On 30 Oct 2016, at 19:23, Dave Abrahams via swift-users <swift-users@swift.org> wrote:
on Sun Oct 30 2016, Karl <swift-users-AT-swift.org> wrote:

On 30 Oct 2016, at 09:15, Karl <raziel.im+swift-users@gmail.com> wrote:

--
-Dave

As a follow-up, for posterity, this gist's concurrentMap2 is a pretty good implementation that takes advantage of a newer initializer, to avoid this problem

2 Likes

Is the batching really required? The documentation says:

Parameters

iterations

The number of times to execute the block. Higher iteration values give the system the ability to balance more efficiently across multiple cores.

So it would seem that Dispatch prefers to know the total count and will divvy those tasks optimally by itself.

The optimal batch size for concurrent map operations is notoriously difficult to get right. There's some work that has to be done per-item, and some overhead that has to be done per-batch. You extract more concurrency and better balance resource utilization by having more work items, but that increases the overhead.

If we have unbounded execution resources, do not know the actual per-item and per-batch costs, and are only trying to minimize wall-time t, all we can say is that the optimal choice of batch size is O(sqrt(n)), with constant proportional to the ratio of the costs. Obviously that's a very contrived situation, though. We never have unbounded execution resources, and we never only care about minimizing wall-time t for our operation in isolation--we want to make the whole computational system more efficient. Both of these deviations from the "spherical cow" lead to an optimal number of batches of the form min(c₁, c₂n, c₃sqrt(n)).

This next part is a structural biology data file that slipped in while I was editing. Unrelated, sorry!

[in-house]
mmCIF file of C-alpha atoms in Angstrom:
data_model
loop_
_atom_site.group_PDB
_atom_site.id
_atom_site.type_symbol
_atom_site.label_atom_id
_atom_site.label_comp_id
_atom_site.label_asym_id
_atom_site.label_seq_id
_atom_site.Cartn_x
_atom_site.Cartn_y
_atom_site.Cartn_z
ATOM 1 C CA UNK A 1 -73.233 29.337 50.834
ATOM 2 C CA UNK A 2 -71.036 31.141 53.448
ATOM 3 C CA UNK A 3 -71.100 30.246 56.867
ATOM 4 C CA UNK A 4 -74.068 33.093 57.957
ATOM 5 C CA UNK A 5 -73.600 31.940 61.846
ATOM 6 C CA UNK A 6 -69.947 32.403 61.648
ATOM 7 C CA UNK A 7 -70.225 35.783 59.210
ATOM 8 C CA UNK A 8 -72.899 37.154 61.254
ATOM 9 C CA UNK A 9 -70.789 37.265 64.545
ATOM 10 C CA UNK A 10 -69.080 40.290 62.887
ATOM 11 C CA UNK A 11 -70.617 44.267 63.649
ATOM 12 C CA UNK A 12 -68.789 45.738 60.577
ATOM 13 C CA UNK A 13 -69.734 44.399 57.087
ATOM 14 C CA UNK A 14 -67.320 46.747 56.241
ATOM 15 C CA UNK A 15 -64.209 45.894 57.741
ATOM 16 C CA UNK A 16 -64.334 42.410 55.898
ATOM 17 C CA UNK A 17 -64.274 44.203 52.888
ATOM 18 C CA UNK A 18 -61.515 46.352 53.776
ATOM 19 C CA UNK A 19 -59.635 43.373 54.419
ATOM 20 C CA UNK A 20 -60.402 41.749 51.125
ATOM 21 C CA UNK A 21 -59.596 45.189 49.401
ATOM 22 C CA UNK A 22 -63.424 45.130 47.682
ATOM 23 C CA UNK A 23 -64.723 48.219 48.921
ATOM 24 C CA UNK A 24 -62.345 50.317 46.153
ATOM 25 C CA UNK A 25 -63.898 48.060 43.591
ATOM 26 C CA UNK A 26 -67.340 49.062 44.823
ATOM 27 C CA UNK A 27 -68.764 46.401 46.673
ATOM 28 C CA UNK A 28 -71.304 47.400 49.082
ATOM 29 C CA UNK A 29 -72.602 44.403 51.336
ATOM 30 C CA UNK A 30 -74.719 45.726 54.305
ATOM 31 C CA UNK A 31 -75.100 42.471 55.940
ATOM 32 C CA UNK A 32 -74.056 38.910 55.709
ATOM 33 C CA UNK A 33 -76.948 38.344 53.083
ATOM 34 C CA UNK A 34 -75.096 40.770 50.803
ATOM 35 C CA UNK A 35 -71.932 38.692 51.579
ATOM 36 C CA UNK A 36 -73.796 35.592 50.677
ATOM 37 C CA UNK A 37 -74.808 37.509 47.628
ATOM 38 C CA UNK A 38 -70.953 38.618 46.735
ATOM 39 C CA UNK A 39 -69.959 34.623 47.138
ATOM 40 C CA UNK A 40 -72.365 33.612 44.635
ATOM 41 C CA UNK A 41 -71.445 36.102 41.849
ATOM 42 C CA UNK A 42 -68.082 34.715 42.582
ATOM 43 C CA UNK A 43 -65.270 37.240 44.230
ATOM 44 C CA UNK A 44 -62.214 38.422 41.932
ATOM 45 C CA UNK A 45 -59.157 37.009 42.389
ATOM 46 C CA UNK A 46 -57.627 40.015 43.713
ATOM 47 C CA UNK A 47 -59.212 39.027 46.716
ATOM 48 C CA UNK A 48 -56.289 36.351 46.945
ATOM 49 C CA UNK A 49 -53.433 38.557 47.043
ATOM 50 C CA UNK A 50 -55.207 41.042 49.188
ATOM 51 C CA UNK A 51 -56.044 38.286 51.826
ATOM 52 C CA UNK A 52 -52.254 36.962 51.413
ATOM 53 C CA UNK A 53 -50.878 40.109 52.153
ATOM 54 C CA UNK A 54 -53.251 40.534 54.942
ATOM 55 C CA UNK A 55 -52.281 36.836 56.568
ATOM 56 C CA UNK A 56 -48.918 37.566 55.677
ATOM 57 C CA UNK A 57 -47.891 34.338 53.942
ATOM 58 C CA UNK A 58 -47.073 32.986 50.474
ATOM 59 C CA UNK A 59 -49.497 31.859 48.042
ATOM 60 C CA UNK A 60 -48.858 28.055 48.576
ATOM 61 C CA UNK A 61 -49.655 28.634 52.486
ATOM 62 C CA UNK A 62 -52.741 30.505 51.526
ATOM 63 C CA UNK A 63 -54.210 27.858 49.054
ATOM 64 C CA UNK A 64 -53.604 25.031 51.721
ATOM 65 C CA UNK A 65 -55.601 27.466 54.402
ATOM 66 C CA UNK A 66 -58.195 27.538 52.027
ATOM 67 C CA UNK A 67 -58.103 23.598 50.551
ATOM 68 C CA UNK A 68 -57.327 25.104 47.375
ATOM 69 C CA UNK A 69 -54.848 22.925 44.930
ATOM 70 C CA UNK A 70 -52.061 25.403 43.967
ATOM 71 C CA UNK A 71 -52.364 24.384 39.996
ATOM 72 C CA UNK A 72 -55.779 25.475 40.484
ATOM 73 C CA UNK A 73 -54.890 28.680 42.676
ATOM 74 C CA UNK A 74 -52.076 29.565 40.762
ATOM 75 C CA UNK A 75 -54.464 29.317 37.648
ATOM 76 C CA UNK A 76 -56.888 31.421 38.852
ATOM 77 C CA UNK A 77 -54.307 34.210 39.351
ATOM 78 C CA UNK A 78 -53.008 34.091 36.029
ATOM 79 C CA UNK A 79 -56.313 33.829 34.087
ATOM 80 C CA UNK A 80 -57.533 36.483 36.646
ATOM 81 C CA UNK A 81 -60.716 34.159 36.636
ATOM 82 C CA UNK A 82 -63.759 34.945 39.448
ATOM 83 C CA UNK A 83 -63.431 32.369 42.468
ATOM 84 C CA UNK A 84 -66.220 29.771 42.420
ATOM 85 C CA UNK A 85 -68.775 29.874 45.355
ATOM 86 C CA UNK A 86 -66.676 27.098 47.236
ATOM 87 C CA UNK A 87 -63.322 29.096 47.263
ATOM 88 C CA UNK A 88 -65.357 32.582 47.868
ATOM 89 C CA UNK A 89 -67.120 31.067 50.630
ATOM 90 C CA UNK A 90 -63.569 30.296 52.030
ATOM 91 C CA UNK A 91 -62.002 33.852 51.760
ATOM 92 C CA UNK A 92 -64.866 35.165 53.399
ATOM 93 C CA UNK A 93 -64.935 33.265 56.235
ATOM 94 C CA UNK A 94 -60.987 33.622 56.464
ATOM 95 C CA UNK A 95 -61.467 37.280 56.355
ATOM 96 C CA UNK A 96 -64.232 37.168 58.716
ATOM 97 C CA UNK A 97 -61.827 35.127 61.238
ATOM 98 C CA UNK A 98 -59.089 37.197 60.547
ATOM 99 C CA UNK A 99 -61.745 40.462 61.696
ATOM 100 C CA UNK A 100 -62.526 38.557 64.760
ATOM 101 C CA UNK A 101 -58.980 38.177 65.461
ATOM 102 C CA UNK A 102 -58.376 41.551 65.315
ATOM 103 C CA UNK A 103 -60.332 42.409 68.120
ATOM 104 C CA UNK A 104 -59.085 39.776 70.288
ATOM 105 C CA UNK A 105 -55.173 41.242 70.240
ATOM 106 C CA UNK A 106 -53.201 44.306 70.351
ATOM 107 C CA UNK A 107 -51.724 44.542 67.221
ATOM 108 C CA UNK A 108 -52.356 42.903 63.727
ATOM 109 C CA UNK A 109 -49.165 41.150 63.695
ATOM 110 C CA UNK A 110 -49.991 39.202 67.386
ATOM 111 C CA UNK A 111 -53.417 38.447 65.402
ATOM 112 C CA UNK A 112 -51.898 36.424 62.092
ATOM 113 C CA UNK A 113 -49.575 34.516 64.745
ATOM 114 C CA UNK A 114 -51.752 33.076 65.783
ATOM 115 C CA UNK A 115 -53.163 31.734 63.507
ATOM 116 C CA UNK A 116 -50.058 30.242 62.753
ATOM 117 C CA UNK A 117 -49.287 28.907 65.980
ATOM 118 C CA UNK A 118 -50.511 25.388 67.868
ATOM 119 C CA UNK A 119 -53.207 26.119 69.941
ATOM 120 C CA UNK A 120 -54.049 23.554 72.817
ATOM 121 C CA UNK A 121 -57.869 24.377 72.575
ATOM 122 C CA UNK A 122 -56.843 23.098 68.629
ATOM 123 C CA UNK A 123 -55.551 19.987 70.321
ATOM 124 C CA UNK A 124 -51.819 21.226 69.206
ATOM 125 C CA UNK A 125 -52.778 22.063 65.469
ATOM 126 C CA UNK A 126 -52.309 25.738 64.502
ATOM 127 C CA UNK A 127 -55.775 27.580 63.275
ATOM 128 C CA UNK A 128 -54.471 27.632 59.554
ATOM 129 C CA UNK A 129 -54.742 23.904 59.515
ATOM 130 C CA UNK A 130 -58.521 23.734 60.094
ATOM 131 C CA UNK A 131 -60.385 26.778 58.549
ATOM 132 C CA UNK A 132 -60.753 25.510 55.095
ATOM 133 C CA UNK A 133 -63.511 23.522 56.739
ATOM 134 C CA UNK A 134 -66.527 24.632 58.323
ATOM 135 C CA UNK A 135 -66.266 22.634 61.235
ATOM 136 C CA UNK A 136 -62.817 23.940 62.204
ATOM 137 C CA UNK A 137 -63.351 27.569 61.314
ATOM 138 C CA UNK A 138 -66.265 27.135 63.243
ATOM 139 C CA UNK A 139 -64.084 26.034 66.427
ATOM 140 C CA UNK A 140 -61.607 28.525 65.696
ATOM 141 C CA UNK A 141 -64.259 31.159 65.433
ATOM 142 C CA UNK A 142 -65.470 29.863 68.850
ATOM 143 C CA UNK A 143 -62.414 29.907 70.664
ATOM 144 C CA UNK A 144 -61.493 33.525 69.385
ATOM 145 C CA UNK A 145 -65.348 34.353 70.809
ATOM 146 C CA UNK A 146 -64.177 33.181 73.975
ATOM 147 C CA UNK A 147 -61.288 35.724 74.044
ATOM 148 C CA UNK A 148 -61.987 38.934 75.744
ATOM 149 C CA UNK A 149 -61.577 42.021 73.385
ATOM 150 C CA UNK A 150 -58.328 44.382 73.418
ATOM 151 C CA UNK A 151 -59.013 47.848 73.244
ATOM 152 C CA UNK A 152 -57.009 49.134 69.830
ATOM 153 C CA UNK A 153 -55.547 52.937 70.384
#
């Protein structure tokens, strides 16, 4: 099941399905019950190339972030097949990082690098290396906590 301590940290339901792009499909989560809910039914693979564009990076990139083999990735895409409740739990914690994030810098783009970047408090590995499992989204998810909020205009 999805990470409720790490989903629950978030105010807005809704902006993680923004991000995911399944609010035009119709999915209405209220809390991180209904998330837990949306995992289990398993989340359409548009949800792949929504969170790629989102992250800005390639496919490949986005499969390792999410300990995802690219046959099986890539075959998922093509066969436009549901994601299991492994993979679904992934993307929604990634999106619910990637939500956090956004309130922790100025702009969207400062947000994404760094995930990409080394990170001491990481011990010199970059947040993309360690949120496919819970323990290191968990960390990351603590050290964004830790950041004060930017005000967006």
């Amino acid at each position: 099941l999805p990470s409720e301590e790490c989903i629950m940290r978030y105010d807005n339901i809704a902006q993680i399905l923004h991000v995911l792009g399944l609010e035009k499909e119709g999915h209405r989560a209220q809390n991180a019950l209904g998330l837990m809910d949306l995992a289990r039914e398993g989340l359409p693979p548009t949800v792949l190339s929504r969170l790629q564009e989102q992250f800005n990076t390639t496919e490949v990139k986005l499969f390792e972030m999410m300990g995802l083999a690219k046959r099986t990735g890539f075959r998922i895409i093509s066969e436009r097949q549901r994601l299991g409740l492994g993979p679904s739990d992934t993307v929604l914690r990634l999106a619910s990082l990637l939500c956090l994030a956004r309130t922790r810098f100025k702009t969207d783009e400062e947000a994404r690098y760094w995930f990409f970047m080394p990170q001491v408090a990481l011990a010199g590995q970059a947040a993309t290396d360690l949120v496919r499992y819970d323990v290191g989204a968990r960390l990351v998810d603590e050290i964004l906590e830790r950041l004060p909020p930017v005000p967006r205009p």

So it's a big mess, it's very hard to say in general what the batch size should be, but a work-item per element is never the right choice except when you're doing a huge amount of work for each and there are very few elements.


Separately, Dave, it looks like your sketch there uses batches of size b, b, ..., b, b, n%b. When the number of batches is large, this works OK, but in the limit of just a few batches, it leads to very uneven distribution of work. We found it better in Accelerate to allocate work as b+c, ... b+c, b, ... b, where c is often 1, but is sometimes chosen to align work groups to cache lines, etc (this only really matters when the amount of work being done per work item is small).

1 Like

That's only going to be good if the workload you have to perform for each element is really heavy.
I had to do it this way because when dispatch chooses the batch size, it still calls your closure once for each element and doesn't tell you the batch size, so there's no way to avoid synchronizing on every element like the first implementation does, which is horrible unless the per-element workload is large.

I've updated the gist and if you read the comment below you can see the results.

What we really need from Dispatch is for it to choose the batch size, and call our closure with the batch index and size, but it doesn't have that API.

1 Like

It doesn't actually; the name batchSize is probably ill-chosen. Think of it as batchSizeOrOneLess.

That is interesting! I'm done tuning this casual experiment but if I were to try to eke out the last bit of perf, I'd definitely try that.

1 Like

https://bugs.swift.org/browse/SR-12364

1 Like